MEANWHILE RHEE CLEARLY CULTIVATED her own problems, seemingly at times with the intent not of serving children so much as serving herself. How do we know? Cui bono? Life got a little better for kids in D.C., but it’s gonna get a lot better for Rhee in the very near future. I just hope she can make it on to Oprah before the last season is over.
I’m not a knee-jerk Rhee-basher. I think she’s done some amazing things in DC and I’ve been a cautiously optimistic supporter of hers since she started. I have applauded her willingness to take risks and her ability to get things done in the face of entrenched special interests. I think her commitment to kids is real but I think her immaturity ultimately leads her to be more committed to herself than anyone or anything else.
Given a light greener than the one Gatsby pined for on Daisy’s dock—the greenest of green lights from a popular and powerful mayor—she popped off about this and that for reasons only those who know her intimately could possibly understand. I’m still dumbfounded that she worked in such a calculated fashion to piss people off and to draw attention to herself at the expense of her own success—and possibly that of her biggest supporter, now outgoing mayor Fenty.
Sad, too, is that the Chancellor’s selfless passion, which she used as cover for her excesses, wasn’t strong enough to help her curb them. As with President Obama, I admit to “buying the poster” with Rhee. I wanted her to be successful because I wanted my nation’s capital to have the best schools in the nation, and I wanted her to be the best school leader in the nation. I liked the fact that she was young, tough, whip smart, and no-nonsense. That’s why all her nonsense so befuddled me.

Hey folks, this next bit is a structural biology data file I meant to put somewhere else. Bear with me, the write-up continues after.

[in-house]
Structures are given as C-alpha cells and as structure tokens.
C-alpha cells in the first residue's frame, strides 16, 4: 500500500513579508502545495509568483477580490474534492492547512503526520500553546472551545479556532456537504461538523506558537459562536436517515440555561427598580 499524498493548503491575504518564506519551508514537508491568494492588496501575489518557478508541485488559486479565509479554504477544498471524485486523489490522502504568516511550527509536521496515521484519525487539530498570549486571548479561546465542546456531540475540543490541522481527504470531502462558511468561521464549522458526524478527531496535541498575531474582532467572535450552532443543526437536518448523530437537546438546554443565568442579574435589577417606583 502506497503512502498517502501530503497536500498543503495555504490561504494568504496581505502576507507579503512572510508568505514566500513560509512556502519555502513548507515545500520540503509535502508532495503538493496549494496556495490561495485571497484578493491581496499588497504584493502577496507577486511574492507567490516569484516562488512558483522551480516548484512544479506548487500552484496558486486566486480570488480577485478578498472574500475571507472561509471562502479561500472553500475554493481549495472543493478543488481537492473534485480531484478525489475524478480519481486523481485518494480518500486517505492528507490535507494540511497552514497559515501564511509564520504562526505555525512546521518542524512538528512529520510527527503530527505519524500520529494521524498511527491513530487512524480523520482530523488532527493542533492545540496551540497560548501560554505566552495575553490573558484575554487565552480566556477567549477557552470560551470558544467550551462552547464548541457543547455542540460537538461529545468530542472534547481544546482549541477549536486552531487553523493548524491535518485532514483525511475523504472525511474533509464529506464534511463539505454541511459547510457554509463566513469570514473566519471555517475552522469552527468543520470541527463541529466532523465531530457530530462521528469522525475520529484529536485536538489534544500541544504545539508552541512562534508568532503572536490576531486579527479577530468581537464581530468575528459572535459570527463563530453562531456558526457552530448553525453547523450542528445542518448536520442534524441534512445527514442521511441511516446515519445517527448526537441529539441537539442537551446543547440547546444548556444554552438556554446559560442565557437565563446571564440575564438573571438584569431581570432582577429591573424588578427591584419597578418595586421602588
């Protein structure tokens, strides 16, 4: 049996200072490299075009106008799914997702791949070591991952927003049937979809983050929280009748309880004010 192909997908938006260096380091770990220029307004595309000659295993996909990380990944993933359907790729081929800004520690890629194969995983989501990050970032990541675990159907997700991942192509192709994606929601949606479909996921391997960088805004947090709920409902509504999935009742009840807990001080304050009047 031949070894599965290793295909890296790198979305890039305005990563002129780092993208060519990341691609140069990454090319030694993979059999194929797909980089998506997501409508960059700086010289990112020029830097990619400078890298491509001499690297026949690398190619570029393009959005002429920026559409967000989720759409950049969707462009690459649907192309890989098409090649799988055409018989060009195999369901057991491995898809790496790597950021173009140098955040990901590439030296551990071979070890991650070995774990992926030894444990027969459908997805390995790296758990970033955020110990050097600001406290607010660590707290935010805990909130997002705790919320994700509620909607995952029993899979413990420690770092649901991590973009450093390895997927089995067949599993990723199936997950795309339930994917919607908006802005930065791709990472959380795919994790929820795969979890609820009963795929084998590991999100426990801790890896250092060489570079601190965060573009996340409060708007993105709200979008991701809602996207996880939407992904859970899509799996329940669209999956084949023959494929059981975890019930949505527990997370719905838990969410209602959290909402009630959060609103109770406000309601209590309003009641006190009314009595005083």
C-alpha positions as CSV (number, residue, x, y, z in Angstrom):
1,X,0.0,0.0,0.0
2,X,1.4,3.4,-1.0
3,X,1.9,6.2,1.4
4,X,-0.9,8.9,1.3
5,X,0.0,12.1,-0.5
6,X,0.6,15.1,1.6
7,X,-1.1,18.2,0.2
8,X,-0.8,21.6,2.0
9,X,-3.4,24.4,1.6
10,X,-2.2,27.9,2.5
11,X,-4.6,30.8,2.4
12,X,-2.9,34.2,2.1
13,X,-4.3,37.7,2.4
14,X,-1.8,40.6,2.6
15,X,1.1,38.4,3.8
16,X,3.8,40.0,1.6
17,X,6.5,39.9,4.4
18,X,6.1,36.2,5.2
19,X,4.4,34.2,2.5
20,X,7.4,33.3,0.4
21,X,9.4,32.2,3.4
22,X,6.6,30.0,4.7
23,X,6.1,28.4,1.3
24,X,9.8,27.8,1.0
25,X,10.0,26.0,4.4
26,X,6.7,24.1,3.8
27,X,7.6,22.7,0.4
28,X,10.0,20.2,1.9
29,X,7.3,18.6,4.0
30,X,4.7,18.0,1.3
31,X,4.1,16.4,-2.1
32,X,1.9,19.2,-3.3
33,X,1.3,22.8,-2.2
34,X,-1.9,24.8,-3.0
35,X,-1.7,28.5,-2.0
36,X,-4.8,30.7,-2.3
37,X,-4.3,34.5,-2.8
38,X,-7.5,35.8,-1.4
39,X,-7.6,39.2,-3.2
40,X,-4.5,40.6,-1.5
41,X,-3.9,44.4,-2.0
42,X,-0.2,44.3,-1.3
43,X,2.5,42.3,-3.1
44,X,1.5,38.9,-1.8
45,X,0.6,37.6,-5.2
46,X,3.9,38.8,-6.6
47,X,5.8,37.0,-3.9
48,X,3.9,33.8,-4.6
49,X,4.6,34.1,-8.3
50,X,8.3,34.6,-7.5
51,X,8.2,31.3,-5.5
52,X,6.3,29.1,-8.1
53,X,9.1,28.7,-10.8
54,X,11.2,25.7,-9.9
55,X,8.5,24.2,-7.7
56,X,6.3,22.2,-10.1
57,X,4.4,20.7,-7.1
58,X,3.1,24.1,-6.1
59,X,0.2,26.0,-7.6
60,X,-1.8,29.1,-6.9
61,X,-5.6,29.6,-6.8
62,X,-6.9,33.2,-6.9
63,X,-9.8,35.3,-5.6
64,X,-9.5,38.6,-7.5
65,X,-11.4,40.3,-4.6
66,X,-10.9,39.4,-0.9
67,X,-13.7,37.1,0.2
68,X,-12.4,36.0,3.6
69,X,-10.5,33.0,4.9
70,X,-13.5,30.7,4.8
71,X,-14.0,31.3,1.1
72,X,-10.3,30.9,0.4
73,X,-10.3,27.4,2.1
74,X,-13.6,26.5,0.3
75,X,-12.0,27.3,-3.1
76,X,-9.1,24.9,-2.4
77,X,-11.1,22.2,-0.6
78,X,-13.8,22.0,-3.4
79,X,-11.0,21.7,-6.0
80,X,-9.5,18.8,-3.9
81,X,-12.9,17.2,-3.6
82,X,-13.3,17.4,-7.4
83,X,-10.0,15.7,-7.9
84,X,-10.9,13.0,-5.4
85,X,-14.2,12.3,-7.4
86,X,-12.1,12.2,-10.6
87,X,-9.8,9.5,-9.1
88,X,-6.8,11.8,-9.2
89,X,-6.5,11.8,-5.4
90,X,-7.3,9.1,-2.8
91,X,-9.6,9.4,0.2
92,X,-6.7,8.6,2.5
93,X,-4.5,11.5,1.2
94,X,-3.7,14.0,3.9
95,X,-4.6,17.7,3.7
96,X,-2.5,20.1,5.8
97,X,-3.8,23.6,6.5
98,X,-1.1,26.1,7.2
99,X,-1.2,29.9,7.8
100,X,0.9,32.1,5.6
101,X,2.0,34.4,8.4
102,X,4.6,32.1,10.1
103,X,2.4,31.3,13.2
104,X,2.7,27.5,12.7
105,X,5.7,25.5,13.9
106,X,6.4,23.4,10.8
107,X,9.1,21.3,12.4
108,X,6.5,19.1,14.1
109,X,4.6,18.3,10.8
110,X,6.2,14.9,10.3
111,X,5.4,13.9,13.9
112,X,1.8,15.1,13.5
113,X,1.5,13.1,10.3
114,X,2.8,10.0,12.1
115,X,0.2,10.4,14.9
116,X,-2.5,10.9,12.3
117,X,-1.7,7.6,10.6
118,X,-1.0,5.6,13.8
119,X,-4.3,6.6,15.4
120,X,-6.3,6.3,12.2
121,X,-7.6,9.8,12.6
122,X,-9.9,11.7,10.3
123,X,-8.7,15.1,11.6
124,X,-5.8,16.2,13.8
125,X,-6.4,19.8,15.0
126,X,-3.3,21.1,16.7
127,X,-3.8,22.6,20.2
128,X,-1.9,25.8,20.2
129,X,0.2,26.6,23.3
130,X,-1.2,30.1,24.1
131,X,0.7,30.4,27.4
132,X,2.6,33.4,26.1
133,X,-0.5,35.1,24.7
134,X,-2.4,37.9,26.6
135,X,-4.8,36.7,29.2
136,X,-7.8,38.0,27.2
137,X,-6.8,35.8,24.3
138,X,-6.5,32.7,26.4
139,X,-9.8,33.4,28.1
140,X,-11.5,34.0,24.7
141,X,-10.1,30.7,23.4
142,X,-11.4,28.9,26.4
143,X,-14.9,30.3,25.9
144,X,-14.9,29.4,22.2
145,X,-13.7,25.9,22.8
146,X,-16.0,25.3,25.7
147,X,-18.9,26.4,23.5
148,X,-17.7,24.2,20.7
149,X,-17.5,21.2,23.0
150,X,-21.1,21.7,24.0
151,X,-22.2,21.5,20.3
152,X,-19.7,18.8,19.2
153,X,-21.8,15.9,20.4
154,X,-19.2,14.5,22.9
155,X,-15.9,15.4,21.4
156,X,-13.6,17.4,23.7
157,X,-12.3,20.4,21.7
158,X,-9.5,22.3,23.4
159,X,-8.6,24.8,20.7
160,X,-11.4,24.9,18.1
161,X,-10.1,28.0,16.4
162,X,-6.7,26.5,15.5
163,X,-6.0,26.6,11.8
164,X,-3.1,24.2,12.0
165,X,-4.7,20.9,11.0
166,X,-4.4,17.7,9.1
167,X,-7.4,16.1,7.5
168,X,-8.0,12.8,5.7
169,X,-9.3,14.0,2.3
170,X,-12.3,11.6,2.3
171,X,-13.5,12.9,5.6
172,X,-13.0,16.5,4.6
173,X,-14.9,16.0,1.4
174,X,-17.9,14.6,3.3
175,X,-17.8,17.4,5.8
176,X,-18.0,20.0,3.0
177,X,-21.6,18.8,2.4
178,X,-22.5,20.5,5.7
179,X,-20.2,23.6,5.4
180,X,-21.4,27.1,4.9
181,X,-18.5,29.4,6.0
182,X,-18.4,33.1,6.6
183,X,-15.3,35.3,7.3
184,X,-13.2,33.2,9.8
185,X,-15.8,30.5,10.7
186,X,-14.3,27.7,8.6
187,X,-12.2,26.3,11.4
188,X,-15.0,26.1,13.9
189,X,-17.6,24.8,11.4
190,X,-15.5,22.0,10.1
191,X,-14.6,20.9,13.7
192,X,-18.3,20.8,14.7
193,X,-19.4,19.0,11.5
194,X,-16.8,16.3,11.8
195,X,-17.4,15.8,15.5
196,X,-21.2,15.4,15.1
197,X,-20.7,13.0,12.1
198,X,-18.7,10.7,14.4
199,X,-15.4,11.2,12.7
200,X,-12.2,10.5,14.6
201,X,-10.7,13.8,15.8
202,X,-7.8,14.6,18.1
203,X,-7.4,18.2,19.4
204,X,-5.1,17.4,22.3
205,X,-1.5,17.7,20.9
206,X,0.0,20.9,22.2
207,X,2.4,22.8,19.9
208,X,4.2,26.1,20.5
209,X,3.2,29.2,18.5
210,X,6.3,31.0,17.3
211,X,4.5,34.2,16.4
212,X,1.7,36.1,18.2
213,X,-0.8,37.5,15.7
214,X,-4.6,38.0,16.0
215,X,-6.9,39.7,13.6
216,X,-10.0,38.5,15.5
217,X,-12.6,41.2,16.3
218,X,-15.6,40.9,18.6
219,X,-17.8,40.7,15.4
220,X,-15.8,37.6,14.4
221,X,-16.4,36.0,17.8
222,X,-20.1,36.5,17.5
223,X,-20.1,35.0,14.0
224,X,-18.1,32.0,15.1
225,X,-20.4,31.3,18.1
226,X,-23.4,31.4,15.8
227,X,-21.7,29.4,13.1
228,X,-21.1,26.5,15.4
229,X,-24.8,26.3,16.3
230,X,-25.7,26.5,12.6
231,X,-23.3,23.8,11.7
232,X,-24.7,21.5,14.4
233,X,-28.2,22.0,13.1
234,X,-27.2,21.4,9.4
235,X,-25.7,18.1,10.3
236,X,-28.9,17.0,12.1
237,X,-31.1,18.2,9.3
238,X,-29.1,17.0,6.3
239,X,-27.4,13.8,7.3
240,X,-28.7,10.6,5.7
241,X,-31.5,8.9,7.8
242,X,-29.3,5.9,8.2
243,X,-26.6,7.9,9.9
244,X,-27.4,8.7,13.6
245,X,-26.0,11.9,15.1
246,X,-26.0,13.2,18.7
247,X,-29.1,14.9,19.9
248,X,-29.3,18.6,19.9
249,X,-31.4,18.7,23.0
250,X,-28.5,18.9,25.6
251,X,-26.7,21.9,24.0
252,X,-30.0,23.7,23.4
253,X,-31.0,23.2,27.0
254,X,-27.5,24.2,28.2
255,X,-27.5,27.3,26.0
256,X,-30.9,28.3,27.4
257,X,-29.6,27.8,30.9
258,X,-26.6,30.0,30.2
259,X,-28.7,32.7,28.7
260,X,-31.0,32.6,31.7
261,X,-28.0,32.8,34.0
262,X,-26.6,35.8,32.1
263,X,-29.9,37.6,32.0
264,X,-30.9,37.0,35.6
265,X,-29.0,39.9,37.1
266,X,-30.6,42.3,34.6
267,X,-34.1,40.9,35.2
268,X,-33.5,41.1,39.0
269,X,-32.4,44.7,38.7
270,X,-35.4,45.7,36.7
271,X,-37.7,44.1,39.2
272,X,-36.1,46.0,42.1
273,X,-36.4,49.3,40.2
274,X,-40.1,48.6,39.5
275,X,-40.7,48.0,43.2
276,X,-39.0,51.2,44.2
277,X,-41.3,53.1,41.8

Ultimately, I believe Rhee cared about kids but had contempt for the people caring for them. Contempt is the most corrosive of emotions when it comes to the forming of healthy human relationships. As such, it’s not a viable strategy for successful leadership. No matter how talented or effective a leader is, not even results and charisma can make up for contempt.
Folks just don’t warm to being held in contempt even if you do educate their kids and make the trains run on time. Arrogance, by contrast, is actually tolerable, especially if one is right on a regular basis. Had Ms. Rhee dialed herself back a tad to mere arrogance, many things might have played out differently, especially for D.C.’s kids.
All in all, I think her sandlot stats have been pretty good. But she shouldn’t have spent so much time kicking at the mound and swearing at the umpire like a hot-headed rookie hurler who he thinks he knows where the outside corner is better than the big guy standing behind the plate. Why not just bring the heat like Strasburg? And try to avoid the Tommy John surgery, of course.
If we are fortunate, Ms. Rhee will learn from her experience and return to run another big city school district some day. If she leaves the realm of school district leadership, the loss will be ours, not hers. She has a bright future ahead. Many of the challenges she encountered in settling into her role as Chancellor wouldn’t exist at all in the private sector. If that’s where Rhee goes next, I’m sure she’ll be very successful. But I think our education system will have suffered a loss.